Today is International Day for the Abolition of Slavery, designated by the United Nations as a day to focus on how to eradicate contemporary forms of slavery and “end this scourge.”
Here in Los Angeles, the leading organization committed to ending modern-day slavery is the Coalition to Abolish Slavery and Trafficking (CAST), which aids women (and some men) who have been trafficked into slavery right here in our own city. The statistics CAST keeps are shocking—12.3 million people are enslaved around the world today, trafficking is a $9 billion dollar industry, and so on. But since for me the power of the book Half the Sky lies in the incredible stories (not just hard facts) that Nick Kristof and Sheryl WuDunn tell, I thought it would be most impactful to invite members of CAST’s Survivor Advisory Caucus to share their real-life experiences right inside the galleries.
On Sunday, November 13, CAST members came to the galleries as our guests. I never thought I would meet a modern-day slave. About twenty-five of us listened to one survivor share her story before a live audience for the first time. A teacher in her native Philippines, Maria thought she was coming to America legally to work as a domestic helper and receive a salary of $300 a month. These wages were to help her pay off debts back home. Leaving behind her husband and kids at the age of fifty-seven in search of opportunity abroad, Maria was tricked into enslavement for almost two years in a Culver City home.
Once here, Maria’s new boss, the wife of an attorney, confiscated Maria’s passport and gave her a list of duties lasting from 5:30 a.m. to 10:30 p.m., seven days a week, with no pay. The employer treated the pet dog better than she treated Maria: Maria had to cook fresh food for the dog while she was only given stale leftovers. Most humiliating, when her day finally came to an end each night, she was forced to sleep in a dog bed in the laundry room—only to have to wake up again in the middle of the night to walk the dog.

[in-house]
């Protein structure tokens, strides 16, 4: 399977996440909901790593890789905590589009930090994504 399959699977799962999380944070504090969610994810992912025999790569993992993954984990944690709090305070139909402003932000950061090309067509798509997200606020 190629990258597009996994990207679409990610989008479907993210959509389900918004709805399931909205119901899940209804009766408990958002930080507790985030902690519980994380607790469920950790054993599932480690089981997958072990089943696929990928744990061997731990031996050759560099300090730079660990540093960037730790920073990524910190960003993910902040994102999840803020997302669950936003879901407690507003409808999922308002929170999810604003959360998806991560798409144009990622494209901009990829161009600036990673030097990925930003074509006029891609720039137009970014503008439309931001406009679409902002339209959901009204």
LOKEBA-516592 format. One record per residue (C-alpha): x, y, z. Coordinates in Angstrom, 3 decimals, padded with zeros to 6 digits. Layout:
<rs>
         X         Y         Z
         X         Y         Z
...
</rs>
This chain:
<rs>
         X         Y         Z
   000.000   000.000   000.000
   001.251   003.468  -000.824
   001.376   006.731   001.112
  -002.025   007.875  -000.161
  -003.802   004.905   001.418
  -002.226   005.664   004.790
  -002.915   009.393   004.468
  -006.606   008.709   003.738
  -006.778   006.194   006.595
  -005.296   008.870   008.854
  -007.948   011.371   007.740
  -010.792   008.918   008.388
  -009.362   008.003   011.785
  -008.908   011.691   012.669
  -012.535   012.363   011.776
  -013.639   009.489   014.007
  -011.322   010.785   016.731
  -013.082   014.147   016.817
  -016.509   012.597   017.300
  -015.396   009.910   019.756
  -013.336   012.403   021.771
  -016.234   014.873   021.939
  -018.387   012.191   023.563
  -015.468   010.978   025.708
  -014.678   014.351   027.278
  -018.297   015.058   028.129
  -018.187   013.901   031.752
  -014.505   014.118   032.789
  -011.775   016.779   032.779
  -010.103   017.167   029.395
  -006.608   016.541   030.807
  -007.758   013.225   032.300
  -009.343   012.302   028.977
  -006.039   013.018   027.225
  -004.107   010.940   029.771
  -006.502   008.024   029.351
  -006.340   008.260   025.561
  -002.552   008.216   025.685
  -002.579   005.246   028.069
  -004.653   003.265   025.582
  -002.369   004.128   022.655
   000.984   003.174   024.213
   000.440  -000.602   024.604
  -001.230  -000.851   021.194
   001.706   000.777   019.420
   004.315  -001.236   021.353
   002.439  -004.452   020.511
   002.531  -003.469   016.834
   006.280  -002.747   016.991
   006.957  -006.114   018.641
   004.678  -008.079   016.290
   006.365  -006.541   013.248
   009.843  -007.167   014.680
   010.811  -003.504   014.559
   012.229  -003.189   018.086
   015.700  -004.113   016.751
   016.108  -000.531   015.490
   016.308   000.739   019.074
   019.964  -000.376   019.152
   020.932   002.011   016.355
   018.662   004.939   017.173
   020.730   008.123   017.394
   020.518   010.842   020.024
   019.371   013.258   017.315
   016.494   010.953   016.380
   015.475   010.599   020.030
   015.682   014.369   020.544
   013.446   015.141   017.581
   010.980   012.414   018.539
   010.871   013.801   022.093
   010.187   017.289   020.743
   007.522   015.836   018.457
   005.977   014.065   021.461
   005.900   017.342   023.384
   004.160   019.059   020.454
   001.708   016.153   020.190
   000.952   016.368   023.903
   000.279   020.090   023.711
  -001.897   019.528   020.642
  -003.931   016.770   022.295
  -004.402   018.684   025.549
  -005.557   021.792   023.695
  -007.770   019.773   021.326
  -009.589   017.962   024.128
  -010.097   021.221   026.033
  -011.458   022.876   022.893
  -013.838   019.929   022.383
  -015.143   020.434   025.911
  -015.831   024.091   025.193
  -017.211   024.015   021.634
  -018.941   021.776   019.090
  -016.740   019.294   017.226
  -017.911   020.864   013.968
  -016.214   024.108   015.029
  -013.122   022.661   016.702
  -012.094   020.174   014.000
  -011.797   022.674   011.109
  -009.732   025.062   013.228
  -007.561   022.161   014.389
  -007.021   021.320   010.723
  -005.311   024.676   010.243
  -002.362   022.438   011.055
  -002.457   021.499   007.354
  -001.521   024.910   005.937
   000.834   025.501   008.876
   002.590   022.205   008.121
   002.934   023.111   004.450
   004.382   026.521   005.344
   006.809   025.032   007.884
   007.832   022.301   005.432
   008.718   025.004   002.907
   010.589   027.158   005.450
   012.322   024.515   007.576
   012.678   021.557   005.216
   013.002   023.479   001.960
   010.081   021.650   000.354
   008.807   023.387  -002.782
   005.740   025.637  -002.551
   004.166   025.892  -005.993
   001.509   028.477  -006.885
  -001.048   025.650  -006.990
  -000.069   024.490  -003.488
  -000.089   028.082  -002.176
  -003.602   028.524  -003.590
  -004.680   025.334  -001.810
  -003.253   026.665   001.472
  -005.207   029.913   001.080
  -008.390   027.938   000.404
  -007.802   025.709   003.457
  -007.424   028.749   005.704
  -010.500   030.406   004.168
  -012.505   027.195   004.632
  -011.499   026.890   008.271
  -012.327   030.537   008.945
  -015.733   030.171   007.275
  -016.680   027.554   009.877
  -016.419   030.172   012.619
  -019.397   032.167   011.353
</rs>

Who knew that there were slaves in Los Angeles in the twenty-first century? And why do people like Maria stay in these horrible situations? I learned that many times they believe that they will be jailed and beaten if they go to the police. Many do not speak English and cannot communicate their dire situation to others. They are living in a strange land and have no awareness of their rights.
Like many trafficking survivors, Maria was saved by an observant bystander. In her case, it was a thirteen-year-old neighbor, who had casually begun to talk to Maria about the dog Maria cared for. The teen told her parents that something didn’t feel right next door. The authorities were called and, eventually, Maria was freed. The woman who directly “supervised” Maria served time in jail, and her lawyer husband was disbarred.
Because of the tragic circumstances of her stay in America, Maria has been allowed to remain here legally. Now a green card holder, she works a legitimate job and is reunited with her husband here in L.A.
As I sat and watched Maria recount her experience, I wondered: What was it like for her to speak of something so unspeakable before others? When she began, her voice was soft and trembling. She shook as she recalled with anger how she was cheated and mistreated. The audience responded with great emotion and compassion. At the end, Maria said she felt as if a weight had been lifted from her heart by telling her story to others. I feel privileged to have been present as she took the next step in her journey to heal from her experience.
Hear CAST members speak in the galleries again on Sunday, December 18. Click here to learn about this and additional weekly in-gallery presentations.